ELDH Statement: Northern Ireland Troubles (Legacy and Reconciliation) Act 2023

The European Lawyers for Democracy and Human Rights (ELDH) condemns the actions of the UK Government in proceeding to enact the Northern Ireland Troubles (Legacy and Reconciliation) Act 2023 (the Legacy Act) following Royal Assent on 18 September 2023.

Members of ELDH conducted a fact-finding mission to Ireland in October 2022 as part of an international delegation with the International Association of Democratic Lawyers (the Delegation).  The Delegation produced a subsequent report on the human rights framework of the Belfast / Good Friday Agreement (B/GFA) in March 2023 ahead of its 25th anniversary.  In that report, ELDH members supported the Delegation’s call for the UK to scrap their plans for the Legacy Act because of its non-compliance with international human rights law, specifically Article 2 of the European Convention on Human Rights.  The Delegation stressed that there should be a legacy process that respects and implements the Stormont House Agreement in a human-rights compliant manner.

On our fact-finding mission with the Delegation, we heard evidence of the widespread opposition of victims of the Troubles and their families to the Legacy Act, as well as from trade unions, victim support groups and human rights organisations based in Northern Ireland.  We note that members of the international human rights community have condemned the Legacy Act as being non-compliant with international human rights law. These experts include the Council of Europe’s Committee of Ministers, the UN High Commissioner for Human Rights, Volker Türk, and UN Special Rapporteurs (Fabián Salvioli, Special Rapporteur on the promotion of truth, justice, reparation and guarantees of non-recurrence; and Morris Tidball-Binz, Special Rapporteur on extrajudicial, summary or arbitrary executions).  The Northern Ireland Human Rights Commission condemned the Legacy Act as ‘fatally flawed’ and unlawful.

ELDH believes that the primary motivation for the Legacy Act was to preserve the UK Government’s military veterans from investigation for its various outrages during the Troubles and to hide its ‘dirty war’ methods of collusion with loyalist paramilitaries. The patterns of state human rights violations that fuelled the conflict encompass impunity in relation to direct military killings; but also British security force collusion with paramilitary groups, as well as the use of torture.  We offer our ongoing solidarity to the victims and survivors of the Troubles.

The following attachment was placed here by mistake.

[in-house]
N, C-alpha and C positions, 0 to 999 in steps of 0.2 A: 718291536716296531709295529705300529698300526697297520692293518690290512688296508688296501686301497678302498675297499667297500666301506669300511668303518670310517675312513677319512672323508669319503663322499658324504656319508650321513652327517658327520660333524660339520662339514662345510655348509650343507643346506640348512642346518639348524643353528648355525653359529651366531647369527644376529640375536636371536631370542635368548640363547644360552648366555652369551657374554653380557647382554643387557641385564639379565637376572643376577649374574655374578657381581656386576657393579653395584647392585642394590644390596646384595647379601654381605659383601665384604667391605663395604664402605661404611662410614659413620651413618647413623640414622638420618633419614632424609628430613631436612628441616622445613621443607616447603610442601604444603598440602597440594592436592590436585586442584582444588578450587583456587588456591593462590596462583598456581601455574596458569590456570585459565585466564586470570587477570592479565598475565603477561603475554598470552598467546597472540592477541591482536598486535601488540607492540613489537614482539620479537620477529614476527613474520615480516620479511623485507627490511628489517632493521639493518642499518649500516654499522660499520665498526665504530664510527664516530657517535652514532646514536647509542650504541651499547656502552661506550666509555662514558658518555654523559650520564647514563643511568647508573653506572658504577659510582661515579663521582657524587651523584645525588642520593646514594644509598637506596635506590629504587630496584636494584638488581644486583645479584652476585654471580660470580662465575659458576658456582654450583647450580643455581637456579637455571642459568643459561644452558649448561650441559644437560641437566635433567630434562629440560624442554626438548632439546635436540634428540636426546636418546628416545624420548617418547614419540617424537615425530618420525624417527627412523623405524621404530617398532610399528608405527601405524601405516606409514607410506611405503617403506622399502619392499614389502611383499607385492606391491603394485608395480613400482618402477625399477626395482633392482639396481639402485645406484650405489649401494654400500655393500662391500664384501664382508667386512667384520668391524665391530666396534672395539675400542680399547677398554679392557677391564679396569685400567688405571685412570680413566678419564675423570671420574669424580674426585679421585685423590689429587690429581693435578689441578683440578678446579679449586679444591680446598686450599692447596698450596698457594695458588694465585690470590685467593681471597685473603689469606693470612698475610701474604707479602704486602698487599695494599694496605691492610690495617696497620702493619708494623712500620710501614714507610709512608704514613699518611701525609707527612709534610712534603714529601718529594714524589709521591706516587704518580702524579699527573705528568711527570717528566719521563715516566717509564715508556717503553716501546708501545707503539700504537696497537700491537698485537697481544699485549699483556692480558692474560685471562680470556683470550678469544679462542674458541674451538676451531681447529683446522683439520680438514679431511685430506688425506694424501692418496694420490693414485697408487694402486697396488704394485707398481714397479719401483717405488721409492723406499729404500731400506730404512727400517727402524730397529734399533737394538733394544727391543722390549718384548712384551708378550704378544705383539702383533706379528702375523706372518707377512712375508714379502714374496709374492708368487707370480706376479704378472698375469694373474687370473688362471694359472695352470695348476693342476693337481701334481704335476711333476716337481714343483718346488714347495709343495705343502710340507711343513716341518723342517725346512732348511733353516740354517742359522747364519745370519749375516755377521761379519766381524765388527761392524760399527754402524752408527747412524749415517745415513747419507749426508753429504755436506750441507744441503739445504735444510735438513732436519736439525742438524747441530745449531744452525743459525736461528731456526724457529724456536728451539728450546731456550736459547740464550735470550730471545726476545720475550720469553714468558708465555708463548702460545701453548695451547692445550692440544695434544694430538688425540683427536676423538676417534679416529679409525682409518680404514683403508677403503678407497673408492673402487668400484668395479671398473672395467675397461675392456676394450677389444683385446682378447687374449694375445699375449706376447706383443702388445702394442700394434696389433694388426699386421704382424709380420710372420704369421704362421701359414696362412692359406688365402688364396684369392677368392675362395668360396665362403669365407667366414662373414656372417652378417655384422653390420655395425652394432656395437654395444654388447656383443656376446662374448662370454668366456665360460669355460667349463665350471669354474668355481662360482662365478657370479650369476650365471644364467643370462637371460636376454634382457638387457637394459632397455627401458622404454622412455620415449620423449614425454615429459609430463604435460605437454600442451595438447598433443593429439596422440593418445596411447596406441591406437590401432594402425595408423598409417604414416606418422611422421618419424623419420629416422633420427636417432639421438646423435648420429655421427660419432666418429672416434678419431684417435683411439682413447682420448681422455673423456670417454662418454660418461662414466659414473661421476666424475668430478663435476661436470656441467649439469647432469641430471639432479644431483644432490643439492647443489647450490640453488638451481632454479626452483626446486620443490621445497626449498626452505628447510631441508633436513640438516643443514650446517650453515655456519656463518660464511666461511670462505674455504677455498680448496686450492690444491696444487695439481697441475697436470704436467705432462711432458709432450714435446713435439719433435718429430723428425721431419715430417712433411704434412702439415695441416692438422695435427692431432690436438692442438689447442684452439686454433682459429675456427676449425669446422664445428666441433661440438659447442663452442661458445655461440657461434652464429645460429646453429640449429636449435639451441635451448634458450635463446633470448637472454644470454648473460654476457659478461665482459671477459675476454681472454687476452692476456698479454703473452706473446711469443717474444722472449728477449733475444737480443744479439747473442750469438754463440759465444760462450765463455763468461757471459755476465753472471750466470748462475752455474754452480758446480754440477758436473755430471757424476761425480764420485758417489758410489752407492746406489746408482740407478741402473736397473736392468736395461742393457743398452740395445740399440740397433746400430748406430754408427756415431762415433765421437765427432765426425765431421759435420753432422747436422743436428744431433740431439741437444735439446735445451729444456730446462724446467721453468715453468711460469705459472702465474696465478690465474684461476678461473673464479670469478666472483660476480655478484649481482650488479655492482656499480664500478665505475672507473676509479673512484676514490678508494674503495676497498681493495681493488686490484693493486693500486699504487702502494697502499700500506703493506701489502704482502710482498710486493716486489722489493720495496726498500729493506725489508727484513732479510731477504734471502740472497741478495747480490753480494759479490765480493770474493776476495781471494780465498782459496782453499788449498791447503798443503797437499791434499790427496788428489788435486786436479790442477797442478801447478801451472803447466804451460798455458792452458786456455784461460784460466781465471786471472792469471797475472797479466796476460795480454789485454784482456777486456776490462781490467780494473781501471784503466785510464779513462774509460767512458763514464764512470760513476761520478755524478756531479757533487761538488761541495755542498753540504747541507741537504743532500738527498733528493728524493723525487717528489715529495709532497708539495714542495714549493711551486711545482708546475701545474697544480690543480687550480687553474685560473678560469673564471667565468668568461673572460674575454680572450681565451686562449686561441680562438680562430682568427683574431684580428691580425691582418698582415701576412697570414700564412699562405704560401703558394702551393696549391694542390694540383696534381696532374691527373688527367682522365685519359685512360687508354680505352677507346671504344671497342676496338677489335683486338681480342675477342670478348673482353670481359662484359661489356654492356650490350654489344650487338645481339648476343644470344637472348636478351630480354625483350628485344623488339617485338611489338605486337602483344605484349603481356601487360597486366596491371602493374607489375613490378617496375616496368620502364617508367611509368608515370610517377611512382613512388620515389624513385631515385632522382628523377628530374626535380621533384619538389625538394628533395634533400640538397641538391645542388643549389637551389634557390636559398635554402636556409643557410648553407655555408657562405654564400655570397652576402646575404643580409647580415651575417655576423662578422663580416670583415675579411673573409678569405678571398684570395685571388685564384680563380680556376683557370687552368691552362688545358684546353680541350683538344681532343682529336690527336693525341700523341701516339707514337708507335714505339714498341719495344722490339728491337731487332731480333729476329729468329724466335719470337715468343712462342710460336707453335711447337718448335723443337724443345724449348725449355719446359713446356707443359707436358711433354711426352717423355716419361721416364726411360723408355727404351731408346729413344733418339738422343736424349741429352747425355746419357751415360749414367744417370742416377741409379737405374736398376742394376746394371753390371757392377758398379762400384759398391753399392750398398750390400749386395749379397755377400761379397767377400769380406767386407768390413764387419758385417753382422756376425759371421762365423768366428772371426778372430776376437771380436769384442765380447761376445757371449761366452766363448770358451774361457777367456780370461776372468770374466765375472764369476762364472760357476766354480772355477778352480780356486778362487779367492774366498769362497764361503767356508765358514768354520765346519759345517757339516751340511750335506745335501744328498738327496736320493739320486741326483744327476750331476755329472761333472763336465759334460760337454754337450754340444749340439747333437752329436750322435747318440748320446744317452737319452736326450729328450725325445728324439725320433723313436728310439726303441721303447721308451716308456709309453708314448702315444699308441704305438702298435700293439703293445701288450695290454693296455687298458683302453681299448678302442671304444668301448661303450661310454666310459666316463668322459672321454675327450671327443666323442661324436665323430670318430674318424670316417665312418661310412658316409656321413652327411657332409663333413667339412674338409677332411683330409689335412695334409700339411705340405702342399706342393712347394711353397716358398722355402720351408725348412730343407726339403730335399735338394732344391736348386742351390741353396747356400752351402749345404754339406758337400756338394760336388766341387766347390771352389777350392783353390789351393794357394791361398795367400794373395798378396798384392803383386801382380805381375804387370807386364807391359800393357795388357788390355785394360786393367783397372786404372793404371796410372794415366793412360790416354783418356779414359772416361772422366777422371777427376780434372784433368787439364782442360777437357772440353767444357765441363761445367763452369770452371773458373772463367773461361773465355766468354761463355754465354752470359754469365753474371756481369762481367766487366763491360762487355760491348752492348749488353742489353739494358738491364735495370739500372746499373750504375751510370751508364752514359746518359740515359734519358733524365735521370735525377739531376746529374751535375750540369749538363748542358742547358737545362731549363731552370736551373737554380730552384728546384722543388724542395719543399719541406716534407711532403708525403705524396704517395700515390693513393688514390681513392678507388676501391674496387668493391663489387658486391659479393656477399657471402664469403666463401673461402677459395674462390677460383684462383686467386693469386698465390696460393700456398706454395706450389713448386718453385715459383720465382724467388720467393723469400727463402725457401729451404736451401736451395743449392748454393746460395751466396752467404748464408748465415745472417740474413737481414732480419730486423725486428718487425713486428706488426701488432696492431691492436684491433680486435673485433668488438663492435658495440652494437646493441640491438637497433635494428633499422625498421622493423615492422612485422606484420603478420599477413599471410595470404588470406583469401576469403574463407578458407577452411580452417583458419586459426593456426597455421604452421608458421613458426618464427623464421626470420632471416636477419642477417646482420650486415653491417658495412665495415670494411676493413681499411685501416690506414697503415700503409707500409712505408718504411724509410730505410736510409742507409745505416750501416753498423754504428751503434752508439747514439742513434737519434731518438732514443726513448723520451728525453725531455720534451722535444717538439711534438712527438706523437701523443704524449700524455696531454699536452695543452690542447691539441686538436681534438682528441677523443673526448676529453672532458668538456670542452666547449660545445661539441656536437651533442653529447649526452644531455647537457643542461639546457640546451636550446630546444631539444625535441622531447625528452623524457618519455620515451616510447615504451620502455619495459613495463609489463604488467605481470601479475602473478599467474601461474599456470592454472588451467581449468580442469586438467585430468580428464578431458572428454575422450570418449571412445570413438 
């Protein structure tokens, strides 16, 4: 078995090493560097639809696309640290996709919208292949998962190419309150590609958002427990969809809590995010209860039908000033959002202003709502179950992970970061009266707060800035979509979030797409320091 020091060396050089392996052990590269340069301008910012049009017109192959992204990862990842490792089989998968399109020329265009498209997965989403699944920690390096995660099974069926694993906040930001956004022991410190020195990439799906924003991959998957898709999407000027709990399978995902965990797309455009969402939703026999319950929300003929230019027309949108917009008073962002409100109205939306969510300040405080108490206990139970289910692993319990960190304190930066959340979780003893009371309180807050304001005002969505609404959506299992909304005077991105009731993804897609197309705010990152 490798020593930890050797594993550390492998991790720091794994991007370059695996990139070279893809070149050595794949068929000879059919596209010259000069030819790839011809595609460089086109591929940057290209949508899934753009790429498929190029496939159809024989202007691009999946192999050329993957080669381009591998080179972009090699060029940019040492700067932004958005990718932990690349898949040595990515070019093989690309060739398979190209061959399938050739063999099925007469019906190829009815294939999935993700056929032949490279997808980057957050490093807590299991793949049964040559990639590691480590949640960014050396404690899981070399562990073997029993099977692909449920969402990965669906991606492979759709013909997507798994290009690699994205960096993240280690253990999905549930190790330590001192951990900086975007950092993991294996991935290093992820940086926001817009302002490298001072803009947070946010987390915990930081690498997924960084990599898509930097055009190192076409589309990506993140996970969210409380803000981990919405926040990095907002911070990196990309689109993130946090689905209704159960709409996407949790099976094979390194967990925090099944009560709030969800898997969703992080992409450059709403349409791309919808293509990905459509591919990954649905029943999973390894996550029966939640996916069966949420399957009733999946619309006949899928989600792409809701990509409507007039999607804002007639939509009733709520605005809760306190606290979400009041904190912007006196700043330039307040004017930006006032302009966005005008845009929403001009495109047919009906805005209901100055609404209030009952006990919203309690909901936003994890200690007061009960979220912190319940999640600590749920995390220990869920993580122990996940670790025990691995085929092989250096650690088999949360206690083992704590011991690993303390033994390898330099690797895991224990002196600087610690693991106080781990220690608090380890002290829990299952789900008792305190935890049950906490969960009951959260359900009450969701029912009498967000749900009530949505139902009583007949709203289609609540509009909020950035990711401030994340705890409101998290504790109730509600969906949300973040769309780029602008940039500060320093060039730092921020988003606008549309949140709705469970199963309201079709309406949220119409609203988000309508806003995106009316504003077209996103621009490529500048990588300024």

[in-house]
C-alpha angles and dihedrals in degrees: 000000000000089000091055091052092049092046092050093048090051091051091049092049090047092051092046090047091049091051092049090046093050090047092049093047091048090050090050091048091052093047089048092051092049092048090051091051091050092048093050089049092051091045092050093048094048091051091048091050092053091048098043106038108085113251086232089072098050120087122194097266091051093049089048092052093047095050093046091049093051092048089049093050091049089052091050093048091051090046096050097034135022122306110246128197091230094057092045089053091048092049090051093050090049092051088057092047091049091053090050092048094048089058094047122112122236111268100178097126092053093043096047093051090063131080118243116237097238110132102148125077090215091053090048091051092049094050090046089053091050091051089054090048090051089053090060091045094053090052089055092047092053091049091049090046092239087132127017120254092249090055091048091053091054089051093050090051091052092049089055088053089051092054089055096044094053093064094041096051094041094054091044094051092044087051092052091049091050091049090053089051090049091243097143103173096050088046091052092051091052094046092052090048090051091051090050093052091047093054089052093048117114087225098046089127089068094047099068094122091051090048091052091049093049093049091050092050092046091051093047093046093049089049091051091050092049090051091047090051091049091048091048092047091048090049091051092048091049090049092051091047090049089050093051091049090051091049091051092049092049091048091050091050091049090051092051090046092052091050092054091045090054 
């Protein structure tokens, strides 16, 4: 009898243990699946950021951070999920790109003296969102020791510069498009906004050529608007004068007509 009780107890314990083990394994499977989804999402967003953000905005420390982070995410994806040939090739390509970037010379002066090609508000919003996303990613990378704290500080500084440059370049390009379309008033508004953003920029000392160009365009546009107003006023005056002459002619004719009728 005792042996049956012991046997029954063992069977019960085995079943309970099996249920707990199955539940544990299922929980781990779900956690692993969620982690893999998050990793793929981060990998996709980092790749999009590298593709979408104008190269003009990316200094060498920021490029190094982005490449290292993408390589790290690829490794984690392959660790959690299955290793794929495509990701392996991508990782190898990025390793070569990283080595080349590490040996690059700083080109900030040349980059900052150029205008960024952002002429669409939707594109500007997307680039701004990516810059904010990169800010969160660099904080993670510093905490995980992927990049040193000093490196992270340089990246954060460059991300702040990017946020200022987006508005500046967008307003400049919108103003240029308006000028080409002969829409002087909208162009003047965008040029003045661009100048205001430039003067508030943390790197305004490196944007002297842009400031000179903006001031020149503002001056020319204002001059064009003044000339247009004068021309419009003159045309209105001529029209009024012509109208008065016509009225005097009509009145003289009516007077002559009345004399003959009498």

ELDH believes that the human rights framework of the B/GFA is now under serious strain, and we reiterate our support of the recommendation in the Delegation’s report that the UK Government should cease its legal and political attacks on the B/GFA.   We consider that the UK Government is not acting in good faith or fulfilling its role as an honest broker in maintaining the terms of the B/GFA.

In line with the recommendations of the Delegation’s report, ELDH believes that an interstate case by the Irish Government against the UK Government is legally justified and necessary to help hold the UK accountable under international law for breach of Article 2 of the European Convention on Human Rights.  We call upon the Irish Government to issue proceedings immediately to uphold the human rights of victims and survivors of the Troubles, including many Irish citizens. 

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